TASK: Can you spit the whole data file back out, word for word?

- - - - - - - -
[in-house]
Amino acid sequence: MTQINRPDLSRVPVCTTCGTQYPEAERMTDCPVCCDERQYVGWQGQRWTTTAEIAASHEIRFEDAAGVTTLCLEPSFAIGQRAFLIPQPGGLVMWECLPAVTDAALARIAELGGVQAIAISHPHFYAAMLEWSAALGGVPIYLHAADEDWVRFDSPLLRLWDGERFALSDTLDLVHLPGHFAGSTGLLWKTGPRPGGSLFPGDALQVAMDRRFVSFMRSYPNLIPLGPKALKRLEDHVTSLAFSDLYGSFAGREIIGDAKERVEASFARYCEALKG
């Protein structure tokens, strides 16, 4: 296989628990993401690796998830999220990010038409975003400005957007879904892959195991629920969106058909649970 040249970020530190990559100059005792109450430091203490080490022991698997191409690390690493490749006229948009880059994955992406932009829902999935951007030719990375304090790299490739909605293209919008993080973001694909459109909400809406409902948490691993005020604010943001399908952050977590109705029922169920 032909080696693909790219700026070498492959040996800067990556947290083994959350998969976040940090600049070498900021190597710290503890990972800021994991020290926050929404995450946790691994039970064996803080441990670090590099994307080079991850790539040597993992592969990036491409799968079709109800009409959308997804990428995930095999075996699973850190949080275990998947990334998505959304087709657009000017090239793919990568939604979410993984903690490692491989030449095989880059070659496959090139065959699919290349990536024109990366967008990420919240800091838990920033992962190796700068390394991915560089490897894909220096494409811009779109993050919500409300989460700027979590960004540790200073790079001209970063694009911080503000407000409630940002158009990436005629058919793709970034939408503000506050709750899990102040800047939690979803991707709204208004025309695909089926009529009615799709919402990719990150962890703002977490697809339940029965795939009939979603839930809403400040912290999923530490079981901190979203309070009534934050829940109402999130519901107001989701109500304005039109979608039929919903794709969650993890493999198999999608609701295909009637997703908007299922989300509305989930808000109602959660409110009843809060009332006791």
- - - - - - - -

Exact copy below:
[in-house]
Amino acid sequence: MTQINRPDLSRVPVCTTCGTQYPEAERMTDCPVCCDERQYVGWQGQRWTTTAEIAASHEIRFEDAAGVTTLCLEPSFAIGQRAFLIPQPGGLVMWECLPAVTDAALARIAELGGVQAIAISHPHFYAAMLEWSAALGGVPIYLHAADEDWVRFDSPLLRLWDGERFALSDTLDLVHLPGHFAGSTGLLWKTGPRPGGSLFPGDALQVAMDRRFVSFMRSYPNLIPLGPKALKRLEDHVTSLAFSDLYGSFAGREIIGDAKERVEASFARYCEALKG
């Protein structure tokens, strides 16, 4: 296989628990993401690796998830999220990010038409975003400005957007879904892959195991629920969106058909649970 040249970020530190990559100059005792109450430091203490080490022991698997191409690390690493490749006229948009880059994955992406932009829902999935951007030719990375304090790299490739909605293209919008993080973001694909459109909400809406409902948490691993005020604010943001399908952050977590109705029922169920 032909080696693909790219700026070498492959040996800067990556947290083994959350998969976040940090600049070498900021190597710290503890990972800021994991020290926050929404995450946790691994039970064996803080441990670090590099994307080079991850790539040597993992592969990036491409799968079709109800009409959308997804990428995930095999075996699973850190949080275990998947990334998505959304087709657009000017090239793919990568939604979410993984903690490692491989030449095989880059070659496959090139065959699919290349990536024109990366967008990420919240800091838990920033992962190796700068390394991915560089490897894909220096494409811009779109993050919500409300989460700027979590960004540790200073790079001209970063694009911080503000407000409630940002158009990436005629058919793709970034939408503000506050709750899990102040800047939690979803991707709204208004025309695909089926009529009615799709919402990719990150962890703002977490697809339940029965795939009939979603839930809403400040912290999923530490079981901190979203309070009534934050829940109402999130519901107001989701109500304005039109979608039929919903794709969650993890493999198999999608609701295909009637997703908007299922989300509305989930808000109602959660409110009843809060009332006791």